Paganism, Traditionalism, Nationalism: Narratives of Russian Rodnoverie

Front Cover
Routledge, May 5, 2016 - Religion - 222 pages
Rodnoverie was one of the first new religious movements to emerge following the collapse of the Soviet Union, its development providing an important lens through which to view changes in post-Soviet religious and political life. Rodnovers view social and political issues as inseparably linked to their religiosity but do not reflect the liberal values dominant among Western Pagans. Indeed, among the conservative and nationalist movements often associated with Rodnoverie in Russia, traditional anti-Western and anti-Semitic rhetoric has recently been overshadowed by anti-Islam and anti-migrant tendencies. Providing a fascinating overview of the history, organisations, adherents, beliefs and practices of Rodnoverie this book presents several different narratives; as a revival of the native Russian or Slavic religion, as a nature religion and as an alternative to modern values and lifestyles. Drawing upon primary sources, documents and books this analysis is supplemented with extensive fieldwork carried out among Rodnoverie communities in Russia and will be of interest to scholars of post-Soviet society, new religious movements and contemporary Paganism in general.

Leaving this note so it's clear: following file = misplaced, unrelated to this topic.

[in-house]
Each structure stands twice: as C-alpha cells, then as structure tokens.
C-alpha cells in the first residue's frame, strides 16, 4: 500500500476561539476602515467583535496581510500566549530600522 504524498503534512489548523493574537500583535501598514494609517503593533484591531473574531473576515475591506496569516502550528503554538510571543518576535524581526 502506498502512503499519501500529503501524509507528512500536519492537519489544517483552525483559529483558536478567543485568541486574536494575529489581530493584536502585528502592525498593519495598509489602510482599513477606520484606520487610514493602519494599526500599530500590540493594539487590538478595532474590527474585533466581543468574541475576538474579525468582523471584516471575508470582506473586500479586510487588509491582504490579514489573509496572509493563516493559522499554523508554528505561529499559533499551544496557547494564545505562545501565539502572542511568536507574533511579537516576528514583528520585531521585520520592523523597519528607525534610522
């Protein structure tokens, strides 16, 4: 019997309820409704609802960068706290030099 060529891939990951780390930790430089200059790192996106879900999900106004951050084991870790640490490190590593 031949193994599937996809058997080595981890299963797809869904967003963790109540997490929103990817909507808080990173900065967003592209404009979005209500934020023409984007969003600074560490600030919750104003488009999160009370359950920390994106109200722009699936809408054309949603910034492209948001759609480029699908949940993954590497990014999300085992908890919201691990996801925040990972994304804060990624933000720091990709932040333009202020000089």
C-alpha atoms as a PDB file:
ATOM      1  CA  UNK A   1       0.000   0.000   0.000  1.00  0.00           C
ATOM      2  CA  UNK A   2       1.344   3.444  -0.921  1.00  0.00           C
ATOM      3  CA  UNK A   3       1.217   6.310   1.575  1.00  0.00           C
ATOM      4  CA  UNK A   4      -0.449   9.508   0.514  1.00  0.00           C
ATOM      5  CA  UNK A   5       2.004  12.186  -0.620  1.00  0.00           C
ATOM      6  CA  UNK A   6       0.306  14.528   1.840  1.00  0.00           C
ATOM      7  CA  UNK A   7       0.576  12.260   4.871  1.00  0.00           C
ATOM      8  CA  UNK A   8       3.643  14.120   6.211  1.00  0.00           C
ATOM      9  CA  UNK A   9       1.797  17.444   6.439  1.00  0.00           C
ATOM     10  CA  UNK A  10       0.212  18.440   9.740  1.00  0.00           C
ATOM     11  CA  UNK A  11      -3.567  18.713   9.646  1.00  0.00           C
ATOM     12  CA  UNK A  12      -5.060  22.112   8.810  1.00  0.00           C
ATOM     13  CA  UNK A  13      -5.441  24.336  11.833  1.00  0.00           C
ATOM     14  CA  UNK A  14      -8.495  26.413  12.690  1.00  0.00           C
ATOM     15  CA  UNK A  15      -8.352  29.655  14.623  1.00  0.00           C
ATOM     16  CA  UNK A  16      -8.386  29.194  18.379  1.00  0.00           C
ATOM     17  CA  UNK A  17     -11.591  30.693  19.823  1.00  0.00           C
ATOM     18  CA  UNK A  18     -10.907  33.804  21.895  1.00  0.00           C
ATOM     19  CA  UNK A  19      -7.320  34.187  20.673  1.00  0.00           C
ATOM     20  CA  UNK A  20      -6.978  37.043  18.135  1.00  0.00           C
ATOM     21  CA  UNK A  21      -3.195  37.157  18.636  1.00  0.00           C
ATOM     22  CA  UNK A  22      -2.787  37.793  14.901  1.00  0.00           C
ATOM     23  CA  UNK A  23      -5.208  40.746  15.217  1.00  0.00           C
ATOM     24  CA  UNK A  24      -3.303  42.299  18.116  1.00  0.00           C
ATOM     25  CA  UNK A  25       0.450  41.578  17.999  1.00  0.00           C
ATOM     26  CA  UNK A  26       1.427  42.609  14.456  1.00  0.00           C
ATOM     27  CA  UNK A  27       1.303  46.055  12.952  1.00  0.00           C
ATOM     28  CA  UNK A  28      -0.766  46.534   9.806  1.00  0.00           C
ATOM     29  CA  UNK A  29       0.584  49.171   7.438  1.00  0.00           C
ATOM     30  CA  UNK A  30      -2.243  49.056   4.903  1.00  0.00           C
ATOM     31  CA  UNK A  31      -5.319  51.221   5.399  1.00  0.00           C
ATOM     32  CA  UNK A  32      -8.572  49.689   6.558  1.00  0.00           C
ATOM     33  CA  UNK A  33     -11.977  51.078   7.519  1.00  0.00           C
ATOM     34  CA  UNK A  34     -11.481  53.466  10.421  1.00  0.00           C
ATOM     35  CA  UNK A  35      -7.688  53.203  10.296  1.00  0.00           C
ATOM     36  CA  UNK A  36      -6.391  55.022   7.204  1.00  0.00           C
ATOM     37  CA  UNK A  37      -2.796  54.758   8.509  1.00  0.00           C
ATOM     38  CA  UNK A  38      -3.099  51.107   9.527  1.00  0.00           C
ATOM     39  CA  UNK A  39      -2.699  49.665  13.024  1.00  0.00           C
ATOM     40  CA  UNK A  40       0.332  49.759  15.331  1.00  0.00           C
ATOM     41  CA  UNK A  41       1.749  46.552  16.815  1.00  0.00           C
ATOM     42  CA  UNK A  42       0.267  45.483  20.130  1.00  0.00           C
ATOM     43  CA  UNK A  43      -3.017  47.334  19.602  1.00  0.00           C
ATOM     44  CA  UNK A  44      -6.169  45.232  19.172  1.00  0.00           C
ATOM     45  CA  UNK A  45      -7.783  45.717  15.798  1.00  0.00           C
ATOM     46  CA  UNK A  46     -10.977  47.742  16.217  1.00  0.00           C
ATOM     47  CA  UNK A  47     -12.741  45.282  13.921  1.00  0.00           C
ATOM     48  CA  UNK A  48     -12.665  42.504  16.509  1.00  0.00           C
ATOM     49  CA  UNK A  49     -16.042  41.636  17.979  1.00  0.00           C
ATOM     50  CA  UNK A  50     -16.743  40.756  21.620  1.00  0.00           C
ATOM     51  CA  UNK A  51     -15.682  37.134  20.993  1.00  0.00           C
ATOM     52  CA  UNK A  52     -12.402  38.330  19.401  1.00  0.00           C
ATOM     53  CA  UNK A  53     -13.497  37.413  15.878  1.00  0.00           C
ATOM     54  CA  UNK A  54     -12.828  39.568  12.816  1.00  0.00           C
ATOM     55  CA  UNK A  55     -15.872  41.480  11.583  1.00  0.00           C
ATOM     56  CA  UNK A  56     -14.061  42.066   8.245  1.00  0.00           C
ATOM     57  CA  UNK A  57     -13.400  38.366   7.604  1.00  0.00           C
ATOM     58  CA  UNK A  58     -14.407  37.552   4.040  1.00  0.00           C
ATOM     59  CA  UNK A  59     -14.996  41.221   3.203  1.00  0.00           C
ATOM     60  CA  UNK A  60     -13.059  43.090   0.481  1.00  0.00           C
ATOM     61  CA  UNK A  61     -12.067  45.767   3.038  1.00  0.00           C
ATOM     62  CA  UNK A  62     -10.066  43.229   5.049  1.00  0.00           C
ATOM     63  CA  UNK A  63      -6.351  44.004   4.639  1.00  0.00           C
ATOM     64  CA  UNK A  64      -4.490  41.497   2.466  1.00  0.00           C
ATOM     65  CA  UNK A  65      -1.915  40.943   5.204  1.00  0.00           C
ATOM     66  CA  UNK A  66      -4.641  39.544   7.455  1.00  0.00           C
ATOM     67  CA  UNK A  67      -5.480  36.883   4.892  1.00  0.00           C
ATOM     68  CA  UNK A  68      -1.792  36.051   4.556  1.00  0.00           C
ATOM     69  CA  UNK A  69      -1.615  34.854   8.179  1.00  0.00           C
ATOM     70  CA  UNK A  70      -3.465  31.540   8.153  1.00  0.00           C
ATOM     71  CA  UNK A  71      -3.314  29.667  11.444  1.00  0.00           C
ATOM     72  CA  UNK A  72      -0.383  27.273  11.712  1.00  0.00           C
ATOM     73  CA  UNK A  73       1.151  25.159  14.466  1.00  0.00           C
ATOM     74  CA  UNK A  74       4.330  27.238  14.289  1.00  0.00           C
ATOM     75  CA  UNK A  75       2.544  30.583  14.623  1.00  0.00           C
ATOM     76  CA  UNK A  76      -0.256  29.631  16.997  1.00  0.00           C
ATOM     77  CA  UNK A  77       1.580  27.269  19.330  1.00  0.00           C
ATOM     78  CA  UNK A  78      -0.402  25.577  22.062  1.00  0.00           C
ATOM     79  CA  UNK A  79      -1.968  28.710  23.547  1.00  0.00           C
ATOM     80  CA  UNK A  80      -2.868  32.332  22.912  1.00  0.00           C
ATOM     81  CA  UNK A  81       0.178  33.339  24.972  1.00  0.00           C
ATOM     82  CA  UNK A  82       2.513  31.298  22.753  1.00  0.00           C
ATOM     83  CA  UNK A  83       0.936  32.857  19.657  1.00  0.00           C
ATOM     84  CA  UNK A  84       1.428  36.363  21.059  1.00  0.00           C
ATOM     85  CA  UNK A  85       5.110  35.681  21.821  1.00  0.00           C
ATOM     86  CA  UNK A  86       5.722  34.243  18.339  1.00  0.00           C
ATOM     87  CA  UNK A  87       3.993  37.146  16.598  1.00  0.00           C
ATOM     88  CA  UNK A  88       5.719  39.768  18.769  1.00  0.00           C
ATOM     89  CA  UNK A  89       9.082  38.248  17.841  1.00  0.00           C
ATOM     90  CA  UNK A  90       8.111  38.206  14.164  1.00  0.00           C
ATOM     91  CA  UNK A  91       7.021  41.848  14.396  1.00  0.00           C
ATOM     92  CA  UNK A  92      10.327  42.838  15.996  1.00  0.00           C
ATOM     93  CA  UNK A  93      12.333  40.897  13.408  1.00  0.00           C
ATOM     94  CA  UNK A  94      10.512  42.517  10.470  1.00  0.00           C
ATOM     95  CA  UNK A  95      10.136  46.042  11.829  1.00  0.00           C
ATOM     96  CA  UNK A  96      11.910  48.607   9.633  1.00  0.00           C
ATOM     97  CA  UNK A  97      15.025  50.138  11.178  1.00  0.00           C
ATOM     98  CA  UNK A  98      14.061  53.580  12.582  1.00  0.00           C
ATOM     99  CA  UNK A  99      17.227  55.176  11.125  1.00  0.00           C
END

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Contents

1 Introduction
1
2 History of Rodnoverie
18
3 Some Central Features of the Religion
63
4 Saving the Nation
72
5 The End of MonoIdeologies
122
6 Back to the Real Thing
157
7 Discussion and Conclusions
188
Bibliography
200
Index
218
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About the author (2016)

Kaarina Aitamurto is a post-doctoral scholar at the Aleksanteri Institute, University of Helsinki and a fellow in the Finnish Centre of Excellence in Russian Studies - Choices of Russian Modernisation. She began her fieldwork within Russian Pagans in 2005. Aitamurto co-edited the anthology Modern Pagan and Native Faiths in Central and Eastern Europe and has published numerous articles on the topic.

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